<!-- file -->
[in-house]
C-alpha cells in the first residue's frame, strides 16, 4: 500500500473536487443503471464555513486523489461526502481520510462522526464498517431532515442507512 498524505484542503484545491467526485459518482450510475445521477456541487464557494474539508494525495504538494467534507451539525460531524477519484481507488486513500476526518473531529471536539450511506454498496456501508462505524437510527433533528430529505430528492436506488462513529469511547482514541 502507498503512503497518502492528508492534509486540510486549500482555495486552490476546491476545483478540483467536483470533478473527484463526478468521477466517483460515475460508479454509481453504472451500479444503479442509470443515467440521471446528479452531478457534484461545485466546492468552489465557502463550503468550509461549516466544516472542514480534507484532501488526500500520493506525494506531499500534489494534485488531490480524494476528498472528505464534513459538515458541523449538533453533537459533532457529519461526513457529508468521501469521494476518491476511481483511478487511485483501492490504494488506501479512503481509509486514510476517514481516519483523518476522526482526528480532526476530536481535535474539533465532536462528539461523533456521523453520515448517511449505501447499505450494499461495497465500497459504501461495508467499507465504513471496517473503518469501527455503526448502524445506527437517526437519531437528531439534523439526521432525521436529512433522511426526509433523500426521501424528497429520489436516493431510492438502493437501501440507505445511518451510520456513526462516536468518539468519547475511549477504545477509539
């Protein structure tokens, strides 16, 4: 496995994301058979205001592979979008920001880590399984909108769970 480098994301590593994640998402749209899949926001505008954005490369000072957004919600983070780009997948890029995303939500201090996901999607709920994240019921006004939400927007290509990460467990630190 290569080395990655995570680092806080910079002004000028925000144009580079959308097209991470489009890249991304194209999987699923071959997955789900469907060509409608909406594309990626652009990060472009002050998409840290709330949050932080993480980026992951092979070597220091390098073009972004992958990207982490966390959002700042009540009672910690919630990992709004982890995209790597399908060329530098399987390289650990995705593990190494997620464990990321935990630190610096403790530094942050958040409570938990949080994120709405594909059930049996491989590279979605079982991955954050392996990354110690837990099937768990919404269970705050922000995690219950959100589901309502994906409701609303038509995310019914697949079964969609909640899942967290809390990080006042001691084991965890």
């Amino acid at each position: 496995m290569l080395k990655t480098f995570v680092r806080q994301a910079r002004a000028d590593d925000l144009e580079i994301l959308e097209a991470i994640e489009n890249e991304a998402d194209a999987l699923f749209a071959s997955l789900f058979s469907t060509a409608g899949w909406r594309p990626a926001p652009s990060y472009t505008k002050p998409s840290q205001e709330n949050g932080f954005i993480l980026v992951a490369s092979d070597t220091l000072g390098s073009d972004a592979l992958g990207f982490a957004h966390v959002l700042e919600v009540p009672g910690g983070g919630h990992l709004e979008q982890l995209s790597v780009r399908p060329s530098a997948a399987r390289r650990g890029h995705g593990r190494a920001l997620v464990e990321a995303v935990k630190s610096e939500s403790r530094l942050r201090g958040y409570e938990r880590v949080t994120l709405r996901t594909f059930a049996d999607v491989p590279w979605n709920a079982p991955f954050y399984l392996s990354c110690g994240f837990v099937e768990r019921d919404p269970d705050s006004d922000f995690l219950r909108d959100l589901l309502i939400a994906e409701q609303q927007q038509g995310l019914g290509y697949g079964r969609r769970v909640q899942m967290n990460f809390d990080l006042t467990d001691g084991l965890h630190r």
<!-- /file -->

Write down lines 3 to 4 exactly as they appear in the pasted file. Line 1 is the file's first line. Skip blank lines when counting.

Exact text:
């Protein structure tokens, strides 16, 4: 496995994301058979205001592979979008920001880590399984909108769970 480098994301590593994640998402749209899949926001505008954005490369000072957004919600983070780009997948890029995303939500201090996901999607709920994240019921006004939400927007290509990460467990630190 290569080395990655995570680092806080910079002004000028925000144009580079959308097209991470489009890249991304194209999987699923071959997955789900469907060509409608909406594309990626652009990060472009002050998409840290709330949050932080993480980026992951092979070597220091390098073009972004992958990207982490966390959002700042009540009672910690919630990992709004982890995209790597399908060329530098399987390289650990995705593990190494997620464990990321935990630190610096403790530094942050958040409570938990949080994120709405594909059930049996491989590279979605079982991955954050392996990354110690837990099937768990919404269970705050922000995690219950959100589901309502994906409701609303038509995310019914697949079964969609909640899942967290809390990080006042001691084991965890």
């Amino acid at each position: 496995m290569l080395k990655t480098f995570v680092r806080q994301a910079r002004a000028d590593d925000l144009e580079i994301l959308e097209a991470i994640e489009n890249e991304a998402d194209a999987l699923f749209a071959s997955l789900f058979s469907t060509a409608g899949w909406r594309p990626a926001p652009s990060y472009t505008k002050p998409s840290q205001e709330n949050g932080f954005i993480l980026v992951a490369s092979d070597t220091l000072g390098s073009d972004a592979l992958g990207f982490a957004h966390v959002l700042e919600v009540p009672g910690g983070g919630h990992l709004e979008q982890l995209s790597v780009r399908p060329s530098a997948a399987r390289r650990g890029h995705g593990r190494a920001l997620v464990e990321a995303v935990k630190s610096e939500s403790r530094l942050r201090g958040y409570e938990r880590v949080t994120l709405r996901t594909f059930a049996d999607v491989p590279w979605n709920a079982p991955f954050y399984l392996s990354c110690g994240f837990v099937e768990r019921d919404p269970d705050s006004d922000f995690l219950r909108d959100l589901l309502i939400a994906e409701q609303q927007q038509g995310l019914g290509y697949g079964r969609r769970v909640q899942m967290n990460f809390d990080l006042t467990d001691g084991l965890h630190r």